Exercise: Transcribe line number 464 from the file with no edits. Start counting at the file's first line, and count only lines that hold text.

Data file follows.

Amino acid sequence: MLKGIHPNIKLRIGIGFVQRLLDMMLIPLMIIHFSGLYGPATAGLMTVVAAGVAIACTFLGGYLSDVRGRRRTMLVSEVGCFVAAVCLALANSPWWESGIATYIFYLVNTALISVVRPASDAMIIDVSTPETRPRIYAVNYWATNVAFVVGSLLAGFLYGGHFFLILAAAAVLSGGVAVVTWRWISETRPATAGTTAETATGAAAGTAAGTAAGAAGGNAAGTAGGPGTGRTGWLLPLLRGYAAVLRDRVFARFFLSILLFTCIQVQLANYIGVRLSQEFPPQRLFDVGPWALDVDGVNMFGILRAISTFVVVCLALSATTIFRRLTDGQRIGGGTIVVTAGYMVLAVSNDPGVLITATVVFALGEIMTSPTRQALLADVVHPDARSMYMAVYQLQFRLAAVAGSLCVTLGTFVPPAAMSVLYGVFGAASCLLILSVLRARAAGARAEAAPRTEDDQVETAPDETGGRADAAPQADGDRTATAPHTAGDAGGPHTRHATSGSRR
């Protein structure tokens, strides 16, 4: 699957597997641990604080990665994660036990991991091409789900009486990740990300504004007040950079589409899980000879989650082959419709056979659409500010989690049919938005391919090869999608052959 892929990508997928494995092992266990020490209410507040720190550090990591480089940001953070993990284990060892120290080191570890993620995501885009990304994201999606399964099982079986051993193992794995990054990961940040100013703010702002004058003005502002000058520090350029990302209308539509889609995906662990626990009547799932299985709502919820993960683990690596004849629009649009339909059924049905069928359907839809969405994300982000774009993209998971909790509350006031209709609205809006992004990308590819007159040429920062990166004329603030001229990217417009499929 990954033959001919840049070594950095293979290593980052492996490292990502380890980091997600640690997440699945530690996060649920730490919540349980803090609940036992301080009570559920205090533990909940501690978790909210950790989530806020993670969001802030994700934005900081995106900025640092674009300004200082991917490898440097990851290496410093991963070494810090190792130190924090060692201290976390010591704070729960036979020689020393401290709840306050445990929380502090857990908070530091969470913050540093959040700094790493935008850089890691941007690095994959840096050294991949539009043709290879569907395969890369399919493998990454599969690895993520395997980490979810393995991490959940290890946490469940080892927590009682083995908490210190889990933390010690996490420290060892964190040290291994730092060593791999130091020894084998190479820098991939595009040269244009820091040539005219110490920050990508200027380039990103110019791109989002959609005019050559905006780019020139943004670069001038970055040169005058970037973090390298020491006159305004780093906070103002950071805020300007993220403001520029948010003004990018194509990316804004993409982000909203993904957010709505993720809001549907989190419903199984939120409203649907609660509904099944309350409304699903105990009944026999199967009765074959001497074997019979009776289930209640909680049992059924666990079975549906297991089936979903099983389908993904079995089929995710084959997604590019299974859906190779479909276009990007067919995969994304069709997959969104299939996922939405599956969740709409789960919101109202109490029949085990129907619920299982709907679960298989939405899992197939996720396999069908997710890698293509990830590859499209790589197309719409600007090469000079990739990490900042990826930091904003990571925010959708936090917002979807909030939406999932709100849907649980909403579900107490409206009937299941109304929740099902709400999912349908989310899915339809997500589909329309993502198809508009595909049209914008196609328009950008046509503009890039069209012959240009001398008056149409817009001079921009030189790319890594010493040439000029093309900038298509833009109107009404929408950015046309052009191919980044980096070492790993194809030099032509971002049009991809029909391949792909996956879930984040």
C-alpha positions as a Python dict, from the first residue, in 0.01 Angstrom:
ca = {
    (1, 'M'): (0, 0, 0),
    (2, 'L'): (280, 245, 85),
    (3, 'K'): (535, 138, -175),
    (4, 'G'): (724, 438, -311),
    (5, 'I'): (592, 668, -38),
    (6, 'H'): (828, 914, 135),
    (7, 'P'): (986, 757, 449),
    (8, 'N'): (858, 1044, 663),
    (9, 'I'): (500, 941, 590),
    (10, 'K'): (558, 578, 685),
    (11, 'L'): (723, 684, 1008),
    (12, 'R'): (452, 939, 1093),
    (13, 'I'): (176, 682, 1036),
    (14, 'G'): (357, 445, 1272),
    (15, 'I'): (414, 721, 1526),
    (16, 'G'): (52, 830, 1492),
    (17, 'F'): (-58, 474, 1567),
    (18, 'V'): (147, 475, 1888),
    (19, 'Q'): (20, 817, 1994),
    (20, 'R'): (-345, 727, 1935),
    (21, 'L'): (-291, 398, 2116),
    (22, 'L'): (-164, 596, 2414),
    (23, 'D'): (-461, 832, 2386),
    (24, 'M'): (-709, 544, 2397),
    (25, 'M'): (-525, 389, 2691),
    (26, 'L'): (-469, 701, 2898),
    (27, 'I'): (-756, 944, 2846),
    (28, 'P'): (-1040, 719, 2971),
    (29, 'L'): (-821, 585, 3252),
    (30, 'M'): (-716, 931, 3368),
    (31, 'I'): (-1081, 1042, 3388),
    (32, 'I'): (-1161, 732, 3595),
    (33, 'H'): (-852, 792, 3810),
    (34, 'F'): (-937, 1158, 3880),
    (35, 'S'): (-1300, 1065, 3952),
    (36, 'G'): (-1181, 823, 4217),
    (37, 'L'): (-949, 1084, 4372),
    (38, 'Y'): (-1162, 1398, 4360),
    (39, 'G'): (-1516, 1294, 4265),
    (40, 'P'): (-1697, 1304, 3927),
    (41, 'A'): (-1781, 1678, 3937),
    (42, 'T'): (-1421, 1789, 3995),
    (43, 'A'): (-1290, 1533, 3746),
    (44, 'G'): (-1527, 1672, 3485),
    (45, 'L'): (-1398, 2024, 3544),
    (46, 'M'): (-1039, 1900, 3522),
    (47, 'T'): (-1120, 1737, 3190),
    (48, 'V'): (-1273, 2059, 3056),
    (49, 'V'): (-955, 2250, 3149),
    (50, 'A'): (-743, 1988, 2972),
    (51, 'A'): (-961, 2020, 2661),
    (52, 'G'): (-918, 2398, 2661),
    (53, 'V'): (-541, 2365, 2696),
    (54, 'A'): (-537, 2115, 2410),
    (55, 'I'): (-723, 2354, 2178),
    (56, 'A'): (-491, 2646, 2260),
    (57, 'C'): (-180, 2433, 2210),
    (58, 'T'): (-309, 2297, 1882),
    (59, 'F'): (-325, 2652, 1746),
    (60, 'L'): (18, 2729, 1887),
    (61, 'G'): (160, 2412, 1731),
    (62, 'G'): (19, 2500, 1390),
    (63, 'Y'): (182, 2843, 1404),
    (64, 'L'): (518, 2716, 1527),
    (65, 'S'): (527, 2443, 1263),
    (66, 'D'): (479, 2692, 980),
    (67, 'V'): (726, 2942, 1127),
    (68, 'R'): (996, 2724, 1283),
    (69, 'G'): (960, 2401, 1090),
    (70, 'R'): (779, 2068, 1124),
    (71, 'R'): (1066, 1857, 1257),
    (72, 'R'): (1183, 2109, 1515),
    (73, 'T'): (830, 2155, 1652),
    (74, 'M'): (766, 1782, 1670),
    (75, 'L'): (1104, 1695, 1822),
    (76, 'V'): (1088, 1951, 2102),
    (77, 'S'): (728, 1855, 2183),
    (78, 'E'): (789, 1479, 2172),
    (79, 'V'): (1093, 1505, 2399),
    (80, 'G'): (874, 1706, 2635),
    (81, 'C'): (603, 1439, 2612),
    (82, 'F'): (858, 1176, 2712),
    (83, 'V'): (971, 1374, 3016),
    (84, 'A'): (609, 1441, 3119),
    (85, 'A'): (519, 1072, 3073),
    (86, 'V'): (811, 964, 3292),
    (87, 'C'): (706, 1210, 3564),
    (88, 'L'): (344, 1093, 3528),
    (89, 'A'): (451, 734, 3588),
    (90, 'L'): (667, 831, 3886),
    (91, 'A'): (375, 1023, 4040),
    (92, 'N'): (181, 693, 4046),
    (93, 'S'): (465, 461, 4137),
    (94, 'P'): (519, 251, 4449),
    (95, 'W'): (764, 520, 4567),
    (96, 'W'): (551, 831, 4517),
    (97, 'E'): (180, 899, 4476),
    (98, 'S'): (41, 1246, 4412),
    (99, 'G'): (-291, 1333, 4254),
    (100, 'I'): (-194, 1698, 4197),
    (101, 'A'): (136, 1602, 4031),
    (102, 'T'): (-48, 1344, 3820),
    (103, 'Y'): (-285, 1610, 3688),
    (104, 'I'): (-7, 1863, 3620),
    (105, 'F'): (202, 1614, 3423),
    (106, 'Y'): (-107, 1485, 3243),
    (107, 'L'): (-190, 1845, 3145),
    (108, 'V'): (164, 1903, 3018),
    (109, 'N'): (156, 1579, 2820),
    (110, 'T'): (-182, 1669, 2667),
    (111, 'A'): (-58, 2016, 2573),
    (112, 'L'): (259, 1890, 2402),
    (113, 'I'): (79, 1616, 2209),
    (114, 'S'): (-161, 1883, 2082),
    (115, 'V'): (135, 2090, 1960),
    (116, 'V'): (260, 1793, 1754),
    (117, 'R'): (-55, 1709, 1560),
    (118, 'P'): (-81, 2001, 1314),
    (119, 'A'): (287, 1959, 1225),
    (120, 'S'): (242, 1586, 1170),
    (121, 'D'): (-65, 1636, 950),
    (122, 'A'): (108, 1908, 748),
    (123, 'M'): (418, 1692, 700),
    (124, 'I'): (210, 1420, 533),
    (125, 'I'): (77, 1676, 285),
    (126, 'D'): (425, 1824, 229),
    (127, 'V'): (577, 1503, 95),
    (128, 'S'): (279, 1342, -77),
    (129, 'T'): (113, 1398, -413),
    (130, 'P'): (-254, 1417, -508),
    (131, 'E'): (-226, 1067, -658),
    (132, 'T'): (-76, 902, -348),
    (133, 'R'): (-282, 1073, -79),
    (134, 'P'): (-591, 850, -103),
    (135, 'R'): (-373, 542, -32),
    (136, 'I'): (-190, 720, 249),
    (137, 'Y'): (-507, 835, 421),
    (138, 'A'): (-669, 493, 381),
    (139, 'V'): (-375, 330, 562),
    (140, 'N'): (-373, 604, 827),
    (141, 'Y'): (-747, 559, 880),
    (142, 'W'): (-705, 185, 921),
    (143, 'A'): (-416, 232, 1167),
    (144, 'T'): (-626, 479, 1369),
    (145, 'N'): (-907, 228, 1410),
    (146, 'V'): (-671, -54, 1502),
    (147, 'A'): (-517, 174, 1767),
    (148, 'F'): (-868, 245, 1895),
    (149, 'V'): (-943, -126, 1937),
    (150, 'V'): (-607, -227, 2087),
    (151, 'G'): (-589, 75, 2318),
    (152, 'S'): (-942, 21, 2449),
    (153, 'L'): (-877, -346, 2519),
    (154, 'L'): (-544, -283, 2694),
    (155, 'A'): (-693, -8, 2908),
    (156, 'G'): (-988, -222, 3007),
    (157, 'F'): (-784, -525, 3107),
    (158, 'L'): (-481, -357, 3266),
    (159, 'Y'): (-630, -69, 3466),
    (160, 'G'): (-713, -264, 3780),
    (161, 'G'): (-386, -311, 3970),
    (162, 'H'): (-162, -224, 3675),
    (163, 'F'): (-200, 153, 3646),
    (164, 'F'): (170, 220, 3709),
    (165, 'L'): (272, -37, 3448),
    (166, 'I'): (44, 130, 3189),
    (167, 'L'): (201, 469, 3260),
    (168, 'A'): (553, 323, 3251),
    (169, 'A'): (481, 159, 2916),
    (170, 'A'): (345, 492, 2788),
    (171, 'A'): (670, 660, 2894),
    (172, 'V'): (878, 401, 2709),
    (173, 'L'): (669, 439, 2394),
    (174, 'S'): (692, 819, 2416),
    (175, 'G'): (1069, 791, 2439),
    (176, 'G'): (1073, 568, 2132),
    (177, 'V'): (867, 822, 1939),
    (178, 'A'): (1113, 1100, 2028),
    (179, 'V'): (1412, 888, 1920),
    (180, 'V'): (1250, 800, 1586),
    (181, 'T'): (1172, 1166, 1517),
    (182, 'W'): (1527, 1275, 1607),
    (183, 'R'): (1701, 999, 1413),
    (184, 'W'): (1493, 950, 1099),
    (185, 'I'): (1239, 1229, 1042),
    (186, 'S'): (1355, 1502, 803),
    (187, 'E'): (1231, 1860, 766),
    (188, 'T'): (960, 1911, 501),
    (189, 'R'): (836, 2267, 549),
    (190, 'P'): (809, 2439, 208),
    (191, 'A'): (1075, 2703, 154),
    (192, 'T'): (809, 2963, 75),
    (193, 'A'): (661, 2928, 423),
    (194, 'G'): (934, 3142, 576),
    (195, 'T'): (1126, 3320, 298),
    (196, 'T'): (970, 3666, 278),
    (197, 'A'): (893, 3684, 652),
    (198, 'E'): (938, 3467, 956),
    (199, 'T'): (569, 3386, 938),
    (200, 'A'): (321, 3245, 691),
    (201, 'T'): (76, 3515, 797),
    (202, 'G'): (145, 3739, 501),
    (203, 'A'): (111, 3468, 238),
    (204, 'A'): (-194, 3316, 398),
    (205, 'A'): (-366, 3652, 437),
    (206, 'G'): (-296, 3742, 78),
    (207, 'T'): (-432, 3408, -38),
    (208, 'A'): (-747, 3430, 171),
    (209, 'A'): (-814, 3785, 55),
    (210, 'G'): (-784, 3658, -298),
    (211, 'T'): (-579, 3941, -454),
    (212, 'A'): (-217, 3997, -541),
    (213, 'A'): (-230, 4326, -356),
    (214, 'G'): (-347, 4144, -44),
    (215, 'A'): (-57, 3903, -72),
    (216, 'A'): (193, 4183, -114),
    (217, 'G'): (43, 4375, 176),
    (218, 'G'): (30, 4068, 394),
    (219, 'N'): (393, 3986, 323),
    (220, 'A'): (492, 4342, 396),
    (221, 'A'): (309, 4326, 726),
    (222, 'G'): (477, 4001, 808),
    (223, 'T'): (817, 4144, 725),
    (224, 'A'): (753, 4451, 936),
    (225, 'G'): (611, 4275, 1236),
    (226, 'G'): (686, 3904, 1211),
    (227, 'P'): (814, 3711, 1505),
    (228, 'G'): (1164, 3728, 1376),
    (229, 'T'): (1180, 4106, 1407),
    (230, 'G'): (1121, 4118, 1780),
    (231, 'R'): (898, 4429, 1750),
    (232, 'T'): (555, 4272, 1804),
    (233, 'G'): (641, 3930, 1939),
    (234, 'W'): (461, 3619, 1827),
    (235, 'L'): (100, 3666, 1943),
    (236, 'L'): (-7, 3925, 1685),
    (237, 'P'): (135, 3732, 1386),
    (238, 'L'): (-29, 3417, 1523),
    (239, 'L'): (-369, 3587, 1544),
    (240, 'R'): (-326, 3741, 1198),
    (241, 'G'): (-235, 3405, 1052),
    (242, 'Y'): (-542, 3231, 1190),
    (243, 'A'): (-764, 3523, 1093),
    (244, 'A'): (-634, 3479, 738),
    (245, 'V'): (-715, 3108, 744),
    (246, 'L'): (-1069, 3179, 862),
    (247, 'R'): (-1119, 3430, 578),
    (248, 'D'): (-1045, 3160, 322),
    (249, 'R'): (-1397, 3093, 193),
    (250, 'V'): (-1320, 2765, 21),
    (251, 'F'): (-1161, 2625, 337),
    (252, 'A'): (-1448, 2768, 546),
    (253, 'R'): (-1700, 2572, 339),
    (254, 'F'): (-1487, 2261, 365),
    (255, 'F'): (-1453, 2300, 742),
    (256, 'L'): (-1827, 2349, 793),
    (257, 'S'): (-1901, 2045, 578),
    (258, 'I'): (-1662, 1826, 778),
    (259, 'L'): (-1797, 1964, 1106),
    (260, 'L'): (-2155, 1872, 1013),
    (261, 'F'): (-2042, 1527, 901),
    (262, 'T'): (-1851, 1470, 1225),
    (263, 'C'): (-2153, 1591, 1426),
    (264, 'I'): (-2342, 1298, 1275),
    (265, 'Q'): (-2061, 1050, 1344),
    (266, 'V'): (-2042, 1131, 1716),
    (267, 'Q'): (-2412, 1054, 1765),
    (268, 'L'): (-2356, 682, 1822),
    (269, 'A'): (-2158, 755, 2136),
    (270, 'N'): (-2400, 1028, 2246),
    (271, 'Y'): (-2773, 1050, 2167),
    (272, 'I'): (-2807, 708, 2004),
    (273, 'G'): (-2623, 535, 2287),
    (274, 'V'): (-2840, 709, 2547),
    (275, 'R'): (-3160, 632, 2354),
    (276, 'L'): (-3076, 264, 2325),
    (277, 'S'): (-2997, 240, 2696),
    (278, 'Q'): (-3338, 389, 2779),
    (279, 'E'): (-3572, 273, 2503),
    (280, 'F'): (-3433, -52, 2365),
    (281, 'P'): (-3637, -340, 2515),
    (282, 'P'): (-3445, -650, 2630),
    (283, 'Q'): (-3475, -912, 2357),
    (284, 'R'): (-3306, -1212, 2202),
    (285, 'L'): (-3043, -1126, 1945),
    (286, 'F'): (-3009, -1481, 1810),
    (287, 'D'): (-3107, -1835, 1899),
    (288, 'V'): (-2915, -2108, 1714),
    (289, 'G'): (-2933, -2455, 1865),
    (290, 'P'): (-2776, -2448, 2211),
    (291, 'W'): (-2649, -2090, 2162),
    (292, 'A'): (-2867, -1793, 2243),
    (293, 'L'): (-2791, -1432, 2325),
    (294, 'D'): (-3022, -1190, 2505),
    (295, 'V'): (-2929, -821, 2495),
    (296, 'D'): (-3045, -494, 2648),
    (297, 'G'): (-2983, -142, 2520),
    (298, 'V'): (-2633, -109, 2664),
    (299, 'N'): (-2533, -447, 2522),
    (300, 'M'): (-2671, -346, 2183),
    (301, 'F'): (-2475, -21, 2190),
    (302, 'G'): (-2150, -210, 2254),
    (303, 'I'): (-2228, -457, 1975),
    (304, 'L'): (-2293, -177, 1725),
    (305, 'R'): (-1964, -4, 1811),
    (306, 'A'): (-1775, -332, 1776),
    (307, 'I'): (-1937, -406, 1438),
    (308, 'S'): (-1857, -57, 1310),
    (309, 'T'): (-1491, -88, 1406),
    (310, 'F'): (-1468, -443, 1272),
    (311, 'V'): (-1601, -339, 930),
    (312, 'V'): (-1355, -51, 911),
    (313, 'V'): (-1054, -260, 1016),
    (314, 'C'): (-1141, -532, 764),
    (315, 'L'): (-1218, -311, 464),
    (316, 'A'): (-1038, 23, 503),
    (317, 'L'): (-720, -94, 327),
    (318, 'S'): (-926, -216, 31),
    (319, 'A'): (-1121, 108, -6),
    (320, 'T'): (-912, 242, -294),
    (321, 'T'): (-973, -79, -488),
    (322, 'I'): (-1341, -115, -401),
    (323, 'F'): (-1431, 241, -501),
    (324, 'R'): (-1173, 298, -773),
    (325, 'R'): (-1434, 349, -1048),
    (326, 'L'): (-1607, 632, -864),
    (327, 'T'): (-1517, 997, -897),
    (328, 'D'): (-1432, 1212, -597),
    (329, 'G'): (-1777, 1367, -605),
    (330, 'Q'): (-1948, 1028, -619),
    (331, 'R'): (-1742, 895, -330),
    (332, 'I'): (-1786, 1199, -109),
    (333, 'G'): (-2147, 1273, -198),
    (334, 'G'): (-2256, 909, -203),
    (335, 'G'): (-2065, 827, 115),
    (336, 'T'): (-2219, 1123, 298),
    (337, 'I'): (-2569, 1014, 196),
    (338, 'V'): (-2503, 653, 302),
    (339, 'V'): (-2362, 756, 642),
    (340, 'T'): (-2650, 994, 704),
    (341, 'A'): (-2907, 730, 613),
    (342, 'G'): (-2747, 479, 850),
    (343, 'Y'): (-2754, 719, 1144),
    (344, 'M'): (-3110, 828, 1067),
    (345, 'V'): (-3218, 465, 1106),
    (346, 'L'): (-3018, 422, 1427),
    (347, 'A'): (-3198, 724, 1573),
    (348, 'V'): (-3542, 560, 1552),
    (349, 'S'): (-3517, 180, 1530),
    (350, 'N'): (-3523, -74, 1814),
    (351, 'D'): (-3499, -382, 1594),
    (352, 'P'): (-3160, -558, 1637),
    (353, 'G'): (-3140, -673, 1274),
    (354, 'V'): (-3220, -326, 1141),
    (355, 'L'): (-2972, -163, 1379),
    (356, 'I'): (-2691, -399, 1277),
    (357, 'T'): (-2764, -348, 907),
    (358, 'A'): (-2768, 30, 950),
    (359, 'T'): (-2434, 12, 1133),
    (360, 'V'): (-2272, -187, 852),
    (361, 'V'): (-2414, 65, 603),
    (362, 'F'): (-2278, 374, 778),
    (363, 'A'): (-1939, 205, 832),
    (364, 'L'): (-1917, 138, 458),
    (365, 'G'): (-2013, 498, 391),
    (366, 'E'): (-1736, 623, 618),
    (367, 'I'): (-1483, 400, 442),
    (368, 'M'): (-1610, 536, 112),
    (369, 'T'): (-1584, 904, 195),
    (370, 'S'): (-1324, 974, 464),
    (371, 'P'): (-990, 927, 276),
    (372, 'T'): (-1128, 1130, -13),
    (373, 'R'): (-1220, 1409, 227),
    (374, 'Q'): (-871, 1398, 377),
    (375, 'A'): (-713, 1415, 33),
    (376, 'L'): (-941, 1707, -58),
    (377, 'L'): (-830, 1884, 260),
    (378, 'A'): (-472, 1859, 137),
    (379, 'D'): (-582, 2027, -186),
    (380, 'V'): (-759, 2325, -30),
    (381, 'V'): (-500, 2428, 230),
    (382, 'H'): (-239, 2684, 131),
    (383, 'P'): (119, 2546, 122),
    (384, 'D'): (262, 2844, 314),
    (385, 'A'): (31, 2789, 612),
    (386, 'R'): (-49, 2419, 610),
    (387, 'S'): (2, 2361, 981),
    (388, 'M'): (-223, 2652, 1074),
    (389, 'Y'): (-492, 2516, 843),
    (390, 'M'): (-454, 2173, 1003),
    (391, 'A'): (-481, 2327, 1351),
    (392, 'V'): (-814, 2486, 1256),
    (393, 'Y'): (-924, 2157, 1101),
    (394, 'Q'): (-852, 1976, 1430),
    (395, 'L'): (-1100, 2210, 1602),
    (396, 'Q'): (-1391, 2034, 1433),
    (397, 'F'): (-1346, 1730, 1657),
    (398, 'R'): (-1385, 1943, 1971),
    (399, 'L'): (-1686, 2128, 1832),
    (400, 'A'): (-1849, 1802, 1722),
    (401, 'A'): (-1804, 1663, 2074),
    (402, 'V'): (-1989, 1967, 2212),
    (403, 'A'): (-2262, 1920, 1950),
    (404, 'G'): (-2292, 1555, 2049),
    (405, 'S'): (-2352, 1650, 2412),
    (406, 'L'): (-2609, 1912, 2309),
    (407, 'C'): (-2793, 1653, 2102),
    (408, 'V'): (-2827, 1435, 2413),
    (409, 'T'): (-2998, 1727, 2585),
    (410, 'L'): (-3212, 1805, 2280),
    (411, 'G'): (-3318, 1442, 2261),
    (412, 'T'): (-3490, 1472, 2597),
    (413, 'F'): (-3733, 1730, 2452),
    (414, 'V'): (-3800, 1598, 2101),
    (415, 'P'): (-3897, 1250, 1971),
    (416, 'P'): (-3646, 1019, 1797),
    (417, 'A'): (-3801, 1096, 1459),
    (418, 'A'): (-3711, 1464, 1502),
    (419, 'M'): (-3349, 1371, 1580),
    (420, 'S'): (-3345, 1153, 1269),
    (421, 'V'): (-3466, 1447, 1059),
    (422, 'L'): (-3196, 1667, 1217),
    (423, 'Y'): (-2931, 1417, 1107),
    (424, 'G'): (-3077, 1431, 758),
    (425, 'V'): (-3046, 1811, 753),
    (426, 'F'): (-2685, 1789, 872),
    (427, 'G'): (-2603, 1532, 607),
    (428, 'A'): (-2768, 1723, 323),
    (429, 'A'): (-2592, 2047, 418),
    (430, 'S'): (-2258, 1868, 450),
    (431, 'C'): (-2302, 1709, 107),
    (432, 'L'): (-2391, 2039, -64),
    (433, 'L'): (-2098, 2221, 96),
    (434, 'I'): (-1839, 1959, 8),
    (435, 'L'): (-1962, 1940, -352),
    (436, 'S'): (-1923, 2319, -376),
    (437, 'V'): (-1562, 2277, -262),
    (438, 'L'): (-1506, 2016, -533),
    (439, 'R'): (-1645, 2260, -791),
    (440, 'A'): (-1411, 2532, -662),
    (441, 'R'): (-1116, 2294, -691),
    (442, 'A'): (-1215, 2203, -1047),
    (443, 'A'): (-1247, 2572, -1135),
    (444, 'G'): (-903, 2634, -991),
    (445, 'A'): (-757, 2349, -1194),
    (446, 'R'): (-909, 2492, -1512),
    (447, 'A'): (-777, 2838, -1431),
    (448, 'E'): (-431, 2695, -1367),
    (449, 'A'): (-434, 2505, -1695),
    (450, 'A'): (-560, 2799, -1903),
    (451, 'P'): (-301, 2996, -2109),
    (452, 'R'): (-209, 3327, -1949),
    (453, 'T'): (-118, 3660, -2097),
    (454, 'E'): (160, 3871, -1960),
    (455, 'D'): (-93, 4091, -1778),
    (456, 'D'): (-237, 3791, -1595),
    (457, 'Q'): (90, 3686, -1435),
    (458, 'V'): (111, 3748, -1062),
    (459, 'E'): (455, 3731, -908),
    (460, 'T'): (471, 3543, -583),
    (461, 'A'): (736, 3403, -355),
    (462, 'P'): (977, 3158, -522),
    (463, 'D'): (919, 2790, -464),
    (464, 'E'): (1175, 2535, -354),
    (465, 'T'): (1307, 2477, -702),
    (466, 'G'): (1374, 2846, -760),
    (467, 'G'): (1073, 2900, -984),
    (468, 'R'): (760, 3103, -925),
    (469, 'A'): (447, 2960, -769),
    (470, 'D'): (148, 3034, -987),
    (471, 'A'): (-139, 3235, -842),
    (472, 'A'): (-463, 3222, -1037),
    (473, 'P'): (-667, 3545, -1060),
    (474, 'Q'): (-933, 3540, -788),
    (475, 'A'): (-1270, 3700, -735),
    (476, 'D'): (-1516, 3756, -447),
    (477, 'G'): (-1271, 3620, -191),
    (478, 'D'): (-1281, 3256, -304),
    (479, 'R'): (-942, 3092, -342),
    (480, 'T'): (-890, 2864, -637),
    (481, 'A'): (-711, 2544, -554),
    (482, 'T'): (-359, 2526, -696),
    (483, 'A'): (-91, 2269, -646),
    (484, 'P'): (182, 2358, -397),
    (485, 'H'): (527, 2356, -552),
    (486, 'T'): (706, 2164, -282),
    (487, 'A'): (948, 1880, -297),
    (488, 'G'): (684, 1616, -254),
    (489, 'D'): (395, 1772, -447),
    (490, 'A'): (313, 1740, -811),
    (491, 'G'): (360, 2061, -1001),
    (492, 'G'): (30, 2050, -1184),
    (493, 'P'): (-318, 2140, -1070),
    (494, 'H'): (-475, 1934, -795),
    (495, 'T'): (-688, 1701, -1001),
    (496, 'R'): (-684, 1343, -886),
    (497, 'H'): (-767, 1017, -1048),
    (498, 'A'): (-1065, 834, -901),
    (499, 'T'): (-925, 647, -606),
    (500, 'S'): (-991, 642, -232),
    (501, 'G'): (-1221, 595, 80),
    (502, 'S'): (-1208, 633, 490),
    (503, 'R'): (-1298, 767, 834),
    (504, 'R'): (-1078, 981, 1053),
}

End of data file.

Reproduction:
    (460, 'T'): (471, 3543, -583),